C is an abstraction of hardware concepts, and newer languages (even C++) tend to be abstraction of concepts from Comp Sci (object, function curries, comprehensions, templates etc etc). Someone has to bridge the two concepts. C++ succeeds as a language that supports both, but never been that big because most people either use it as C (and not use any features), use it poorly (because they don't understand how the various constructs work) on the hardware end. C has lesser concepts to worry about, but gives more rope to shoot you on the foot.
E.g. simple statement like "if (string == "hello")" in C++ could mean that == is overloaded and if it accepts an object string, "hello" invokes the copy constructor for string object and passes it to the string object's == operator, which might do a char by char comparison, and then the unnamed object "hello" is destructed.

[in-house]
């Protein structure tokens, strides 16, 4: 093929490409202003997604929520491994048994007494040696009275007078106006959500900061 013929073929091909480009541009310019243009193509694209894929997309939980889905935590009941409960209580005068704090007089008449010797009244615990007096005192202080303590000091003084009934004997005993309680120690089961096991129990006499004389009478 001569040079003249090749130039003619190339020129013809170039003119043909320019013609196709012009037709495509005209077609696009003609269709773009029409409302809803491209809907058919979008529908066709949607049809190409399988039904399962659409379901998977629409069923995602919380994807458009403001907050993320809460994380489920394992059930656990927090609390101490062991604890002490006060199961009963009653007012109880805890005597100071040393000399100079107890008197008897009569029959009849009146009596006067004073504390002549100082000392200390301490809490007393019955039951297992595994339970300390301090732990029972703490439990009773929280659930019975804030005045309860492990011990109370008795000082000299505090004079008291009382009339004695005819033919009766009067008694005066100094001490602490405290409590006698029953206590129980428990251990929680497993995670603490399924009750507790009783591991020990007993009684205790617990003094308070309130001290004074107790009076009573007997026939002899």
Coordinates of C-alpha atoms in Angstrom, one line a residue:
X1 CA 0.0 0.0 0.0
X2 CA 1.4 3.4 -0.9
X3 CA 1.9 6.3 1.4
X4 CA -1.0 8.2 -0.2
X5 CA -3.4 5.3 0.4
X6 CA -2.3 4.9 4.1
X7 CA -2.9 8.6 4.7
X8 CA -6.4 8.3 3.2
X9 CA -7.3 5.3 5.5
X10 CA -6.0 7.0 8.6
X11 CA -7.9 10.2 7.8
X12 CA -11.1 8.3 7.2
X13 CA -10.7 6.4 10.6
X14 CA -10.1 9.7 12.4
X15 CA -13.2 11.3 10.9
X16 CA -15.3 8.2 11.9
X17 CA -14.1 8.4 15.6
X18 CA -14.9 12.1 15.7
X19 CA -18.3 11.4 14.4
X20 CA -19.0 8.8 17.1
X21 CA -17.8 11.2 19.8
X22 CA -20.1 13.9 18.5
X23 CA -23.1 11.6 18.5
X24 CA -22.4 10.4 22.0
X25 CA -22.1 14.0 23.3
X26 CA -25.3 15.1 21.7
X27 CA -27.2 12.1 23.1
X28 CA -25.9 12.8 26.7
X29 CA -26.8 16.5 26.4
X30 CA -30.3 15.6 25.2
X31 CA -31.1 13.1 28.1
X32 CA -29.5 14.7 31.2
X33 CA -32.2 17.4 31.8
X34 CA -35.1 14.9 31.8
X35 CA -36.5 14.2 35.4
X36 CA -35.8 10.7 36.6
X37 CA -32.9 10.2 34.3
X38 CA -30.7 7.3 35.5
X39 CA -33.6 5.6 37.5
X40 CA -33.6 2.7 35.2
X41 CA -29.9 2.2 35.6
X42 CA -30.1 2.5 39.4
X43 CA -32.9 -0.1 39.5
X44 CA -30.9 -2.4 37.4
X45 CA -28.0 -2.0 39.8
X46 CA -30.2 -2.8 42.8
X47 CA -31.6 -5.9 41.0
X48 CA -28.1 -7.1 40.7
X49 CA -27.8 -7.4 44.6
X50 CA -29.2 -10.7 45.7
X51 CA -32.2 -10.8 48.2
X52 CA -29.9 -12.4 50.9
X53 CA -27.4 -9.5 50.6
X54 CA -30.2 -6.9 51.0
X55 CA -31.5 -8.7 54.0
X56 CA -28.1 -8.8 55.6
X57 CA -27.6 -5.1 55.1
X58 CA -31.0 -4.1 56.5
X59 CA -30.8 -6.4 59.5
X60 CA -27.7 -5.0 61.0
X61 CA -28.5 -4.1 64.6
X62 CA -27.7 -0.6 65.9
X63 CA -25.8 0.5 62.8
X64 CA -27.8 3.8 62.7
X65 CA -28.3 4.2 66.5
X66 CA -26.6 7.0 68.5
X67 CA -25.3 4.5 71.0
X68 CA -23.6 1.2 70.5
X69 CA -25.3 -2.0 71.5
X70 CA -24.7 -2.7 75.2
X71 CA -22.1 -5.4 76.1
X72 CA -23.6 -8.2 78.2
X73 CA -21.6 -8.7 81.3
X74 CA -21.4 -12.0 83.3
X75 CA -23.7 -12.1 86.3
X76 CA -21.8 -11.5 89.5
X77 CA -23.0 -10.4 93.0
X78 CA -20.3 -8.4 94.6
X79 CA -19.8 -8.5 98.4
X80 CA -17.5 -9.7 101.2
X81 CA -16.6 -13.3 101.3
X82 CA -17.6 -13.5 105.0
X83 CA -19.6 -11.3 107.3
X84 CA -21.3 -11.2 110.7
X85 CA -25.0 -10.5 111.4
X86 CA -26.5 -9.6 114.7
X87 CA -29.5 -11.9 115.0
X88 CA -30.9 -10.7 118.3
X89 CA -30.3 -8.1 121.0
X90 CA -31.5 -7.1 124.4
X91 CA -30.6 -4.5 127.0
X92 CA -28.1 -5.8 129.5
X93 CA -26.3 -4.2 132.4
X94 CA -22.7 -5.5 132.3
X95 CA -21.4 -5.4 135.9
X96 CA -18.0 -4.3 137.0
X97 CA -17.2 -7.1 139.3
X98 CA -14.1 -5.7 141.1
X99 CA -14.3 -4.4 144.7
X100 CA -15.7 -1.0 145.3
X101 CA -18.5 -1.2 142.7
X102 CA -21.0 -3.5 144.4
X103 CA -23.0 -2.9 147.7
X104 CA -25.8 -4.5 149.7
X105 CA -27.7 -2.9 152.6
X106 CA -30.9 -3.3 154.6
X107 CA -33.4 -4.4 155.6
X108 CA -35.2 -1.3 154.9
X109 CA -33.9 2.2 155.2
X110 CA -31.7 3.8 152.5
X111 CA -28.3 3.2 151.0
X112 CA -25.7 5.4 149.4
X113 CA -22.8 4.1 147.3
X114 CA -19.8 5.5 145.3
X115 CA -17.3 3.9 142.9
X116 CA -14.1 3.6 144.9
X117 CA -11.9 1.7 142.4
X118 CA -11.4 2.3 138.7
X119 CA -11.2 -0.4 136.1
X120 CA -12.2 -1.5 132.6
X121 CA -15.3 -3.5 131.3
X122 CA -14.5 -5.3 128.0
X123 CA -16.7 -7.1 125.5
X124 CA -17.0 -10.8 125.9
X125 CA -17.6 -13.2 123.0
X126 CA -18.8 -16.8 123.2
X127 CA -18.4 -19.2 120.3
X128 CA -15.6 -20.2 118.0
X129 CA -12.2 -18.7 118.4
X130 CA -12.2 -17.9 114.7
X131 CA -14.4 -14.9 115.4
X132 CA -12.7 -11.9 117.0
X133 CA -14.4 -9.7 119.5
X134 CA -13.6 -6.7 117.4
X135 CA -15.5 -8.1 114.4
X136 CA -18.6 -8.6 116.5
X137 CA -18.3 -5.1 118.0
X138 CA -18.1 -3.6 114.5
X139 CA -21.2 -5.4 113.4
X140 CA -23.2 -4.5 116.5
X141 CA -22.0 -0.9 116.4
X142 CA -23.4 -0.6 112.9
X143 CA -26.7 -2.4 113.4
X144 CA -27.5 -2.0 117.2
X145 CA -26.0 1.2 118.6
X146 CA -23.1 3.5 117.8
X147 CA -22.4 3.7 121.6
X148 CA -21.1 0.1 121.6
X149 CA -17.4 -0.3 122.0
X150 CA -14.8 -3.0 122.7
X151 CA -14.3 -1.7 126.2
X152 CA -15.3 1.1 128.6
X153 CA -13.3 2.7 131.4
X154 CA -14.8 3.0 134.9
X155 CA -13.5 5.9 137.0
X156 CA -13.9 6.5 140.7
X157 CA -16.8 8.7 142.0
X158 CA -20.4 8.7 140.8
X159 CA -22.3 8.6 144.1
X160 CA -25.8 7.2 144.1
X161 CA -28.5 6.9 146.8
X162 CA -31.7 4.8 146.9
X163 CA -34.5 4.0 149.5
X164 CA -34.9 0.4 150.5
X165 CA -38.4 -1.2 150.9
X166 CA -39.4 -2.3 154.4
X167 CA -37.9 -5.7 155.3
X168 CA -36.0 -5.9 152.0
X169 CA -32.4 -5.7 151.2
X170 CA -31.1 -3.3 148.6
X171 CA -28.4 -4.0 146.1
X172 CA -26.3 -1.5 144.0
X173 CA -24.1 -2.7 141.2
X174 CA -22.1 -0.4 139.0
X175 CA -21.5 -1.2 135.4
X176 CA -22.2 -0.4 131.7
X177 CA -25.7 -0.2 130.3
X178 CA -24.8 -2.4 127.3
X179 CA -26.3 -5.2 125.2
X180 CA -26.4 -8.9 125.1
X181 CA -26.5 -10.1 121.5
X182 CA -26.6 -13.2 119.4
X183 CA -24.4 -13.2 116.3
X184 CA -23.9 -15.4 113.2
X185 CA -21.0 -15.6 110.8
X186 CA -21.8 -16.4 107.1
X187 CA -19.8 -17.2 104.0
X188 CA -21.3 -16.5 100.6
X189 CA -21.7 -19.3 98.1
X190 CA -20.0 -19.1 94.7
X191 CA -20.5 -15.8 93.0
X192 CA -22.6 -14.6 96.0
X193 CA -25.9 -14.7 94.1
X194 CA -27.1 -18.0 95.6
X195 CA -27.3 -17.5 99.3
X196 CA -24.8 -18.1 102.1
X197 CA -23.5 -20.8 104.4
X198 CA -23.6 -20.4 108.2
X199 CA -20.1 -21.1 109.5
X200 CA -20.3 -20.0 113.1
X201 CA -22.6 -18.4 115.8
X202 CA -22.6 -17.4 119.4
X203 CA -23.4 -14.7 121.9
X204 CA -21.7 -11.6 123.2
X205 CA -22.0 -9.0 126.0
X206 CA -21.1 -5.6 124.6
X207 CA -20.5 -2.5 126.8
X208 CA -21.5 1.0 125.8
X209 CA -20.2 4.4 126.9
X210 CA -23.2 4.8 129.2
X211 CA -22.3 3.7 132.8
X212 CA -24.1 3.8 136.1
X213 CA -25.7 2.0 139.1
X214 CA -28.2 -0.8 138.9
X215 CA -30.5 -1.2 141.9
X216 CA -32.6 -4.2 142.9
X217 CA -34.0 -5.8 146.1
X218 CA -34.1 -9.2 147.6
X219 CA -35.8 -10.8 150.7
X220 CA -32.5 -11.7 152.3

You generally don't care about this for business logic or if your website is getting one hit every few seconds, but if you are getting a million hits per second, you need to start optimizing the way you do things, you'd need to know which of L1/L2/L3 caches you'll miss, what'll be the real impact of your code. C, without the fluff, gives you lesser things to worry about.
C will be relevant because no other new language is trying to replace it.